‘Ottawa’ Federal Government asks NCC to Review Sites for Ottawa Hospital’s New Civic Campus
In a May 20 letter to NCC chair Russell Mills, obtained by Postmedia, Heritage Minister Mélanie Joly asked the agency to review possible sites identified by the hospital and to make a recommendation by the end of November.
Under pressure from the new Liberal government, The Ottawa Hospital announced in March it was re-evaluating its plan to build the new Civic campus on a 60-acre site on the northwest corner of the Experimental Farm, across from its current location on Carling Avenue.
That plan, announced in November 2014 by hospital chief executive Jack Kitts and then Ottawa cabinet minister John Baird, sparked immediate controversy, partly because there was no community consultation and also because it would position the new super hospital directly on one of the oldest research fields at the Farm.
The hospital has since identified four possible sites for the new Civic campus. One is at Tunney’s Pasture, but the others are all on Experimental Farm land: the original site announced in November 2014, a site further east, on the northern edge of the farm, and the site of the now-demolished Sir John Carling Building, just south of Carling Avenue and west of Preston Street and Prince of Wales Drive.
But a spokesman for Joly said the NCC review isn’t limited to those sites. The only stipulation is that the locations studied should be in Ottawa’s urban core.
The hospital submitted its own private review of the four sites to the Liberal government in April, but until now, the government had not said how it intended to proceed.
In her letter, Joly, the minister responsible for the NCC, refers to the Crown corporation’s role in overseeing the use of federal lands in the National Capital Region.
“Given this mandate, I am asking the NCC to review the prospective sites selected by The Ottawa Hospital for the new Civic campus and provide me with a recommendation and justification of the NCC’s preferred site,” her letter says. Joly wants the review to begin next month, with the entire process completed by the end of November.
In an email to Postmedia on Wednesday, NCC chief executive Mark Kristmanson promised the agency would “conduct a thorough review” of prospective sites for the new Civic campus.
“Over the next few weeks, the NCC’s professional planning team will develop a plan of action, including public and stakeholder consultations, to arrive at a recommendation in the next six months,” Kristmanson said. The plan will be presented to the NCC’s board at its June 28 public meeting.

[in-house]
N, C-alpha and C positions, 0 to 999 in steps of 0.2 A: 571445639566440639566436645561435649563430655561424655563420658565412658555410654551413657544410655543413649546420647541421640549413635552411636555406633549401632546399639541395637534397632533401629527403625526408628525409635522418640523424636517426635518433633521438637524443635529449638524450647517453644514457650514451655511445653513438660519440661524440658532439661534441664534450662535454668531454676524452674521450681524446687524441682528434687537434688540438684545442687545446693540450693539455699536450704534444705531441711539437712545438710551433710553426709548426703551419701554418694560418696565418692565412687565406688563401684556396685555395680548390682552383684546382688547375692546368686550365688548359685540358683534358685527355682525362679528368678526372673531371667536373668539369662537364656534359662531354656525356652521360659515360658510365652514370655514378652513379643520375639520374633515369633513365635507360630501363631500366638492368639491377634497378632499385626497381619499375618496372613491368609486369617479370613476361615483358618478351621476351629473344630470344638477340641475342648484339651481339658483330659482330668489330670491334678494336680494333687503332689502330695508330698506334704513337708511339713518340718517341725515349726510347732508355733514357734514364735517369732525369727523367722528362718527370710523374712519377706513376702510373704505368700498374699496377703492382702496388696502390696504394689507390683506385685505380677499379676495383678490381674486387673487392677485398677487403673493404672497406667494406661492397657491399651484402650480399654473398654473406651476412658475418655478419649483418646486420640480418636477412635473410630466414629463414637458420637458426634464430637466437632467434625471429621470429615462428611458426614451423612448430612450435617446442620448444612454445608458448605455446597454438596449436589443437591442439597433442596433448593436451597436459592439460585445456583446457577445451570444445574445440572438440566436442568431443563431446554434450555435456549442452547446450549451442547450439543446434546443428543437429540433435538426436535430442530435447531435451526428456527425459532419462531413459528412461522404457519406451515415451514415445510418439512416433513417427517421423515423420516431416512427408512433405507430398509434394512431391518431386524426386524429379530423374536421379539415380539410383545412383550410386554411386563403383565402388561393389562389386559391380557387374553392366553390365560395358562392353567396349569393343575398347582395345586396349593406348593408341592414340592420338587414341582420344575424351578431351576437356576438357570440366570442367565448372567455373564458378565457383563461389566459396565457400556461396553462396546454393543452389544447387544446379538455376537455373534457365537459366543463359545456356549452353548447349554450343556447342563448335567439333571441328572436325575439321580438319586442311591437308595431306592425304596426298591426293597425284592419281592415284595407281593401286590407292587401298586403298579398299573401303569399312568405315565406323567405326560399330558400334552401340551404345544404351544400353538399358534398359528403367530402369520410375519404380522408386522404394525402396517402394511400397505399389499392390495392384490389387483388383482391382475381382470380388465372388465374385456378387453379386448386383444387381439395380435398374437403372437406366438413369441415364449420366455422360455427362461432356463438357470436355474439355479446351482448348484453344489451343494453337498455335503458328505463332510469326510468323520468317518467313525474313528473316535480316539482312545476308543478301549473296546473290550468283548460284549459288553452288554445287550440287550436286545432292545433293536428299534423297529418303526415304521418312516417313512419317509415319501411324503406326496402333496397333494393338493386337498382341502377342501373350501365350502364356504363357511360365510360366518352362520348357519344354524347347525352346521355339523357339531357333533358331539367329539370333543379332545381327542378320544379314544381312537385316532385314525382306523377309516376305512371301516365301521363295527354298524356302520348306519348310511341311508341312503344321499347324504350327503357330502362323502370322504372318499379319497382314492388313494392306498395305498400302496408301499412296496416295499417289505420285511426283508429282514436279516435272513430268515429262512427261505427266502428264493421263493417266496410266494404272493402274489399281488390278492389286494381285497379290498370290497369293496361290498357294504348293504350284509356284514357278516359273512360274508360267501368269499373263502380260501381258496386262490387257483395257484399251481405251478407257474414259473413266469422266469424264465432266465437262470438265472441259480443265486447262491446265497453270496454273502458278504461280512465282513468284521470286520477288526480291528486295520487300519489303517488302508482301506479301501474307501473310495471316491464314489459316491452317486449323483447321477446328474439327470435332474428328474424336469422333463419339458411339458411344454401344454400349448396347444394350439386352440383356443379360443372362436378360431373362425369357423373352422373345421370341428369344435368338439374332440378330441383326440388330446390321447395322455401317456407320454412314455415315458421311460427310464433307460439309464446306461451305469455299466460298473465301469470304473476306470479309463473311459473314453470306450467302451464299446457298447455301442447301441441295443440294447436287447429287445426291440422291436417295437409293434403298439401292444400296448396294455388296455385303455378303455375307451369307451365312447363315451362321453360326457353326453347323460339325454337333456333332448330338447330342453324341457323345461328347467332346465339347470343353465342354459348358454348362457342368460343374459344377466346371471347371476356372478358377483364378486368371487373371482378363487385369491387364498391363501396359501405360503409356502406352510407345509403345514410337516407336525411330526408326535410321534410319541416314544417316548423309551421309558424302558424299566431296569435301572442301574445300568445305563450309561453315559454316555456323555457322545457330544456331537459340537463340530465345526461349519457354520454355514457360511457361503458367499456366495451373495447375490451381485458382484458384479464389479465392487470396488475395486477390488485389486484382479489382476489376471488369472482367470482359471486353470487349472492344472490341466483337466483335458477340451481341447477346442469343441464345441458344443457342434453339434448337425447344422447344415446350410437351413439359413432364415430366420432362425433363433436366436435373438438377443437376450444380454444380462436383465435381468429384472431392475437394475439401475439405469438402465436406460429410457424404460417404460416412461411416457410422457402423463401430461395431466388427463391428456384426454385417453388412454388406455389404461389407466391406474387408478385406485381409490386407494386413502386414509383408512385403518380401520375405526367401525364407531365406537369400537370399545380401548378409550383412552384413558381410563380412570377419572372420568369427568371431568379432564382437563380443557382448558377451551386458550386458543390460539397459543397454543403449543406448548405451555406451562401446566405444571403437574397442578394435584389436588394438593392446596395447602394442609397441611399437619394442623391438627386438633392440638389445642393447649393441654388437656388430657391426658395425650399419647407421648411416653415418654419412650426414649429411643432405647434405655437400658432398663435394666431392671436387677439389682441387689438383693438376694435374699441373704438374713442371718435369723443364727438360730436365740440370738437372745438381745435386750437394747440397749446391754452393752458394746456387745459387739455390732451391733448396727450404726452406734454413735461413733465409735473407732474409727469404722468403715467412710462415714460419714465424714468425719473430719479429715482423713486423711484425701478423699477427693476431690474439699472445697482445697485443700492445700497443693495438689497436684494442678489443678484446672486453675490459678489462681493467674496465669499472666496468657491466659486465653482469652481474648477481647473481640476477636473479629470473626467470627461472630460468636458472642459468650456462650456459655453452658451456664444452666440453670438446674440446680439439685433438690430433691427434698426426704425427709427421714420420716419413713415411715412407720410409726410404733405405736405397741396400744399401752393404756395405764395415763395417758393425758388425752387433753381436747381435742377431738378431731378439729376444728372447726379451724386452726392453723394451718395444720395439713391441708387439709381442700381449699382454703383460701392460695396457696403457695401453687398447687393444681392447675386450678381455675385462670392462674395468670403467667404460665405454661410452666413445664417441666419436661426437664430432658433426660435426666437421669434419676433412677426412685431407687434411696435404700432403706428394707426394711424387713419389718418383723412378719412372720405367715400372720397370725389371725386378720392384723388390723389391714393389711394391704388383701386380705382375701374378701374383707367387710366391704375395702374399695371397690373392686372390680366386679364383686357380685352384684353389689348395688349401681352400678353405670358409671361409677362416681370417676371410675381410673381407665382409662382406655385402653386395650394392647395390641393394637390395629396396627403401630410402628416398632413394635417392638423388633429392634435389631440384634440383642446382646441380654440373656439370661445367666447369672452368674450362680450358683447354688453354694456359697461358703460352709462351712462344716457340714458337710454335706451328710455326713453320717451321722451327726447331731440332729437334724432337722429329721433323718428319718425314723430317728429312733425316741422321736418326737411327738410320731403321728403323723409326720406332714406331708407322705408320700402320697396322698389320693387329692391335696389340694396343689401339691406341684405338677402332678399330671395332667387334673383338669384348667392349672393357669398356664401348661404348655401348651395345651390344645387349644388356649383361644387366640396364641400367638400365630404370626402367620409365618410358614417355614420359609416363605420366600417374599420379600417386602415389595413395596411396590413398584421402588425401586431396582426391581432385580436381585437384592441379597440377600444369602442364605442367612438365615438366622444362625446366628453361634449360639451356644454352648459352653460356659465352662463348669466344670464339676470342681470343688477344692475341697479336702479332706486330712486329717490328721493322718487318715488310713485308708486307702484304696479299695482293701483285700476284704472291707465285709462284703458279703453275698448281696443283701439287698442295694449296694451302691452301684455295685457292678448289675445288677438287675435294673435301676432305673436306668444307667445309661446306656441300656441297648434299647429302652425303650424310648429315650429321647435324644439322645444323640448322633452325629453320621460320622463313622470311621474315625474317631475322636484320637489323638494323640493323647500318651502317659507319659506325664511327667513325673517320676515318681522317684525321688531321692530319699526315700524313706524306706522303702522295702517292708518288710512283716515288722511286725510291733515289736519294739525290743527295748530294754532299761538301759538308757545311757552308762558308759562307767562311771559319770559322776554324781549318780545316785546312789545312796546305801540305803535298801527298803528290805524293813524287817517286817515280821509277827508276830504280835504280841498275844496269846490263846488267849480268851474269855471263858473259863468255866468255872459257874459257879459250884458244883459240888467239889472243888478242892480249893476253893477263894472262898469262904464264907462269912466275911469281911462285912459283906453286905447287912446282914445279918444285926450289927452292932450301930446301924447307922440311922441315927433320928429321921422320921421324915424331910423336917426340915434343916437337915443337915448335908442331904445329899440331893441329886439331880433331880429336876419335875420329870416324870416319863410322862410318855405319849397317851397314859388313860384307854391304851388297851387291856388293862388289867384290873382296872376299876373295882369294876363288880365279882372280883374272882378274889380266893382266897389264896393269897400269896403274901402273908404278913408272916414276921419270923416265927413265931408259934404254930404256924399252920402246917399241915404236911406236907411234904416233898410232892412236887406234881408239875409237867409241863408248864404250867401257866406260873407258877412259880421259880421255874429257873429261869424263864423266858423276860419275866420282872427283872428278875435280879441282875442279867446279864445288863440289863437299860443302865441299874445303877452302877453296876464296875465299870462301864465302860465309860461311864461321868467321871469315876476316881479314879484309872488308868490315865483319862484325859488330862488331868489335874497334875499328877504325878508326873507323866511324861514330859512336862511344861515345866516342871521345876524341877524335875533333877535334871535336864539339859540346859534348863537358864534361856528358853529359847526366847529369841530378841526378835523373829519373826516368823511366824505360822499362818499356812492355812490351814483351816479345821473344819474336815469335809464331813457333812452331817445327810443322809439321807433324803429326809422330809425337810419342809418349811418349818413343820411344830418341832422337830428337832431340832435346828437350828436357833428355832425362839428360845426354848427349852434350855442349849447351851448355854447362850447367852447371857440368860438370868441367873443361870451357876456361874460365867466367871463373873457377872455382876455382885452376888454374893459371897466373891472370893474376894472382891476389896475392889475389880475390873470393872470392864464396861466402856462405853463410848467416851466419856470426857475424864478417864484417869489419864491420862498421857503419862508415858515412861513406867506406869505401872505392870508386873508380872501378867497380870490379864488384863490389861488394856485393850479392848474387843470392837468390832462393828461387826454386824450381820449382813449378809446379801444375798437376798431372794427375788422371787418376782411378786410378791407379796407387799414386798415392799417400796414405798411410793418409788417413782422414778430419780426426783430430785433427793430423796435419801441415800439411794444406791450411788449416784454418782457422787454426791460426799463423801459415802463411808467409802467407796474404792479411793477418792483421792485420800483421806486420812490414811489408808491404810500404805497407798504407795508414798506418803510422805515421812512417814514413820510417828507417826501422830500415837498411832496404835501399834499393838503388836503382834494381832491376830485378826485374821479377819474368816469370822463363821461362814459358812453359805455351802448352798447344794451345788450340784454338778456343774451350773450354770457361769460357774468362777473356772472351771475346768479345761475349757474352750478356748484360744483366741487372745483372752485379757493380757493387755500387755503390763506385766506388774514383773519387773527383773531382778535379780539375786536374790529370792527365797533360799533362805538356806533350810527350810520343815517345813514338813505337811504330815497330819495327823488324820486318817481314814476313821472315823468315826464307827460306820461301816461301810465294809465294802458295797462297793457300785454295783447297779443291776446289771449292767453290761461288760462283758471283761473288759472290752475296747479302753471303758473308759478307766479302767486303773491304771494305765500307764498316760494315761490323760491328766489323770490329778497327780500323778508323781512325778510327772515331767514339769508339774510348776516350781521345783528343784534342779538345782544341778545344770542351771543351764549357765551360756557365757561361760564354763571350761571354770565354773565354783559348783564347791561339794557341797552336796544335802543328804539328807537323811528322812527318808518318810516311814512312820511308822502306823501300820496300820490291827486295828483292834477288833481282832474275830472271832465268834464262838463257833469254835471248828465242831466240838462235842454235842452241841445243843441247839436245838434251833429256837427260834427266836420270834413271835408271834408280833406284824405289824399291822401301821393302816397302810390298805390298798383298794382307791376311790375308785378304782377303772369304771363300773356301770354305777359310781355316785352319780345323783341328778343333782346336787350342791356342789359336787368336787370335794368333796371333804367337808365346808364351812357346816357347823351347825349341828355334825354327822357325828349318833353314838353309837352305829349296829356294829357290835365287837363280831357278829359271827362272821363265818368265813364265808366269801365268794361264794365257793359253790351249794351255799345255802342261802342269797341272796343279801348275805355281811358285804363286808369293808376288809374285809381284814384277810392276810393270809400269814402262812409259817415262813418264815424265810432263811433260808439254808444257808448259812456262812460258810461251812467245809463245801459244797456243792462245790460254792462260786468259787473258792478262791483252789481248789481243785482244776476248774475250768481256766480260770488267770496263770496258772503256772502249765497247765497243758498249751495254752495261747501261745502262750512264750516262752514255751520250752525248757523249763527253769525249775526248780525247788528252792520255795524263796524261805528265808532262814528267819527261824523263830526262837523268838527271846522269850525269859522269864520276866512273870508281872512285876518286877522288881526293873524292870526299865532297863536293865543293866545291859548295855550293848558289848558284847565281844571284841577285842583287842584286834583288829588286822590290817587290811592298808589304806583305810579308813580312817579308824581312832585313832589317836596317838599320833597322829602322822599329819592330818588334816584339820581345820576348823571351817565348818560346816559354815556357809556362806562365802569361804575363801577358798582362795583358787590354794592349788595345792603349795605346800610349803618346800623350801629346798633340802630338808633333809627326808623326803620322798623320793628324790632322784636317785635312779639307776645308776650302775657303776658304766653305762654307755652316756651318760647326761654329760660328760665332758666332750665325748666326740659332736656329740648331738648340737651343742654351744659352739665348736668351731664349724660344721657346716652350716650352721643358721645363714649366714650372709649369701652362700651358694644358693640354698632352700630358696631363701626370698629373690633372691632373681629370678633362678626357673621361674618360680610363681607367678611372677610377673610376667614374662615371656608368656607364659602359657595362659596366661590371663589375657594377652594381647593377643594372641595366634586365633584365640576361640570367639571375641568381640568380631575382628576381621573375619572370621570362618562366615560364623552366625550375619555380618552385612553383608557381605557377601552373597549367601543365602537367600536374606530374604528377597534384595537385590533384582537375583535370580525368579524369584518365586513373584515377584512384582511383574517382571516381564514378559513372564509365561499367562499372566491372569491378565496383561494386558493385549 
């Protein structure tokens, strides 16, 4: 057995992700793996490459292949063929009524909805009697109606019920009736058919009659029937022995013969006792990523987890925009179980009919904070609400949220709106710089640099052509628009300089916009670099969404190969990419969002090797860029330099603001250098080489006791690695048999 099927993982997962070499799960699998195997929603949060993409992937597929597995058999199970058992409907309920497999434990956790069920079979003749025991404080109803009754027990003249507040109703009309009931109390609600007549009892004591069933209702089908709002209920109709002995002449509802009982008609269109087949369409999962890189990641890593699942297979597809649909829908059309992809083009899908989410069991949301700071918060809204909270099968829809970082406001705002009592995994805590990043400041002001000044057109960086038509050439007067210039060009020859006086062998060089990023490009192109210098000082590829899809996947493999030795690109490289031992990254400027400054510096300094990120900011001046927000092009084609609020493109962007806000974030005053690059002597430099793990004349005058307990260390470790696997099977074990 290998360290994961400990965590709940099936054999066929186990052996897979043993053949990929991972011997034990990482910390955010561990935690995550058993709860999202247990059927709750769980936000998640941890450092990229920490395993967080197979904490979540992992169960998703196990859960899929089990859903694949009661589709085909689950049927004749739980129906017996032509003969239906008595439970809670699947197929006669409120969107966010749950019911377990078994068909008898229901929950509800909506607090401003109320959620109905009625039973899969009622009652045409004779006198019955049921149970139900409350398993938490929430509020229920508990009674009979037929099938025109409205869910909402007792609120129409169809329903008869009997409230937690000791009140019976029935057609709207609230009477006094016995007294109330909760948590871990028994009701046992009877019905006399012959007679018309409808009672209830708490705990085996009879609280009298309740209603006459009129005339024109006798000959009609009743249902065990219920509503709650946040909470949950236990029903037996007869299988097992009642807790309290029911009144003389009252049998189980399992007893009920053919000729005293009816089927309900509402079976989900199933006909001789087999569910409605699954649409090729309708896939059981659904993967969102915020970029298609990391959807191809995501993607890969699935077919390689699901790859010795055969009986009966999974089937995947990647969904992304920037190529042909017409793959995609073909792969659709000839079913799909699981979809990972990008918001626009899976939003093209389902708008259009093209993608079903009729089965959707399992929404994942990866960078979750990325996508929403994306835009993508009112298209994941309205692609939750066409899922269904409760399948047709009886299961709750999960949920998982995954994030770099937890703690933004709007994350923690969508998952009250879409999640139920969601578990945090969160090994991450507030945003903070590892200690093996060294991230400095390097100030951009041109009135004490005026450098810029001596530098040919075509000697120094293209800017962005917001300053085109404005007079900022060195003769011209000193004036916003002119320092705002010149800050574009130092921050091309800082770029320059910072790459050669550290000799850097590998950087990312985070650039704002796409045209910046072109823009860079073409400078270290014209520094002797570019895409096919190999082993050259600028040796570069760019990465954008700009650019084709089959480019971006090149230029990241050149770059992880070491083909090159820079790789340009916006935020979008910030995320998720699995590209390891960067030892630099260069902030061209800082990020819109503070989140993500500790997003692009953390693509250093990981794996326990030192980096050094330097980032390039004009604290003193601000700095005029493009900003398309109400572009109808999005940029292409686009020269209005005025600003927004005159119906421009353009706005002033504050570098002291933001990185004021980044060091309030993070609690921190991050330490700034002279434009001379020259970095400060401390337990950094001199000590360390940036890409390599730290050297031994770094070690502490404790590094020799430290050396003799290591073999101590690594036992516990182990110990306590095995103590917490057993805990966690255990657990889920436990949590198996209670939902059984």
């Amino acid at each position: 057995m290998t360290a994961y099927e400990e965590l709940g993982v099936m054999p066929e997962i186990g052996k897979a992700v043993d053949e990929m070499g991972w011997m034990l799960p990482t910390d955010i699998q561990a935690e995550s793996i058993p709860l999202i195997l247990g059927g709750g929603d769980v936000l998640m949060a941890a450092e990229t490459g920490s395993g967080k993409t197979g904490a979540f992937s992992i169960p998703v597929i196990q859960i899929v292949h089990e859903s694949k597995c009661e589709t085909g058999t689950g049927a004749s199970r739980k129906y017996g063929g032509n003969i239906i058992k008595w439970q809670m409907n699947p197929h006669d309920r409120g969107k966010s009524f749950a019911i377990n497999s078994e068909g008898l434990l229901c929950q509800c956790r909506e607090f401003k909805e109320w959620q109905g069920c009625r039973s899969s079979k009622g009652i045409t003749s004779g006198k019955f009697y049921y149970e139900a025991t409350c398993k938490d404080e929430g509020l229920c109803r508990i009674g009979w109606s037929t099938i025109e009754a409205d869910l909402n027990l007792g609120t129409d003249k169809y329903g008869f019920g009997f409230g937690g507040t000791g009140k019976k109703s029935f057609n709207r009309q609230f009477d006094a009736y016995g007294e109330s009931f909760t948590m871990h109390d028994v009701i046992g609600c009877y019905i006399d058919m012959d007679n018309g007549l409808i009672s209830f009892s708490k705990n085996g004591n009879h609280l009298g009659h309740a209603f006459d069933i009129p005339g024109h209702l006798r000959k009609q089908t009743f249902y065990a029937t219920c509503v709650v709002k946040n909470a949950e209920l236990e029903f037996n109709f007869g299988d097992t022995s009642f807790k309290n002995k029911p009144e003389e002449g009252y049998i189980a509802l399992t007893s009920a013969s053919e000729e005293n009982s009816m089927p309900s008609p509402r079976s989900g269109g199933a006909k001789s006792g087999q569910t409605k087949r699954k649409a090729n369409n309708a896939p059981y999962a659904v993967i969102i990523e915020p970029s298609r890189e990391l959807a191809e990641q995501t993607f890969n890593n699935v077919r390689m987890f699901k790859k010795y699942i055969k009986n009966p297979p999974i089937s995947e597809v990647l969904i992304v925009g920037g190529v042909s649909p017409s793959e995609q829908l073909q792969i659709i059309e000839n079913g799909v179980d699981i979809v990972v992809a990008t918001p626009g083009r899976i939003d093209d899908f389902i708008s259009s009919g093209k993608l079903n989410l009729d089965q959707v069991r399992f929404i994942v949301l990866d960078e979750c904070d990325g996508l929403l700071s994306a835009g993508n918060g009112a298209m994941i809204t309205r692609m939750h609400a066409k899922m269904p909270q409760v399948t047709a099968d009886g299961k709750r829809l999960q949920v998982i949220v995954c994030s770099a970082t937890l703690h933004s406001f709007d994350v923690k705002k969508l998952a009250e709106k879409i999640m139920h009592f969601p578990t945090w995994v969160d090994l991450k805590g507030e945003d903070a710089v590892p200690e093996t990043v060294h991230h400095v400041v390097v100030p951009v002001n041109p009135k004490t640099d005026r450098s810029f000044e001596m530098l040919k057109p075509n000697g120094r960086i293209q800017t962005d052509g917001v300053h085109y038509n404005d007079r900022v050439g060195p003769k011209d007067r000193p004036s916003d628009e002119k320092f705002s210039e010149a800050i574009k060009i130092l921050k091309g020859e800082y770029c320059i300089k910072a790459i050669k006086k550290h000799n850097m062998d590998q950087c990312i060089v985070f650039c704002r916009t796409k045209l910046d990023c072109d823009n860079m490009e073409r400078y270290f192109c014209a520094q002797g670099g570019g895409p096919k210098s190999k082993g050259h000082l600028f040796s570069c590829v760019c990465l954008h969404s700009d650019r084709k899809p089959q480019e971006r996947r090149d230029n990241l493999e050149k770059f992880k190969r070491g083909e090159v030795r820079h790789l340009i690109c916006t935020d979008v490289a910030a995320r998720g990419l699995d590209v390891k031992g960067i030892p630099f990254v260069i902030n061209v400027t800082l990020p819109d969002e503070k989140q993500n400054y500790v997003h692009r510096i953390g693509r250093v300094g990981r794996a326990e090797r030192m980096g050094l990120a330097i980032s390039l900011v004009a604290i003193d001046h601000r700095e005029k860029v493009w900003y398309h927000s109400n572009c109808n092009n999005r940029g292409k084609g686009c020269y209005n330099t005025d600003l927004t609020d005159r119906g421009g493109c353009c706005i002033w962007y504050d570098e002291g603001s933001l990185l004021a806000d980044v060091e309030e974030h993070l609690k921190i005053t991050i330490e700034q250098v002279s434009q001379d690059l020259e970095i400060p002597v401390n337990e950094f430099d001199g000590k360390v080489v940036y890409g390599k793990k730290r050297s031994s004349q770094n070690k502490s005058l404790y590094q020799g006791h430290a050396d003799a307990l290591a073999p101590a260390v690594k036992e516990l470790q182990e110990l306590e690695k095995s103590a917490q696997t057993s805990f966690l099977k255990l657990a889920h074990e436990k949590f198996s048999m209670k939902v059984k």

“This is an opportunity to ensure that this world class health care facility in Canada’s capital benefits from a strong planning foundation and serves the needs of all citizens that will depend on The Ottawa Hospital in the coming decades,” Kristmanson said.
Ottawa Conservative MP Pierre Poilievre on Wednesday defended the location announced by Baird as “the only reasonable option.”
“To review the decision is disrespectful to the public servants who spent months negotiating the current location, and it is playing politics with the health care of thousands of Ottawa residents,” Poilievre said in an email.
Joly’s decision to ask the NCC to review the prospective sites was well-received by all involved in the process.
Hospital spokeswoman Kate Eggins said the hospital was “pleased to see the site selection process moving forward and looks forward to learning about the next steps in the NCC process.”
Leslie Maitland, past president of Heritage Ottawa, a leading opponent of locating the new Civic on the Experimental Farm, said she was relieved by Joly’s decision.
“The message we had been getting from the NCC consistently has been that the choice of sites was entirely in the hands of The Ottawa Hospital,” Maitland said. “Whereas we’ve been saying, ‘These are federally owned lands. They belong to the citizens of Canada.’ So this is a very promising development.”
Maitland said she was optimistic that the NCC review will produce a better decision.
“I certainly hope they take into account the significance of the Farm, not just as a national historic site, but more importantly, it’s the scientific importance of the lands under discussion.”
Earlier this year, Kitts said the hospital is in a race with other Ontario communities planning to build similar super hospitals.
The Ontario government has committed $12 billion over 10 years for capital health infrastructure, but hospital officials say it’s important to get planning done early to get access to that money.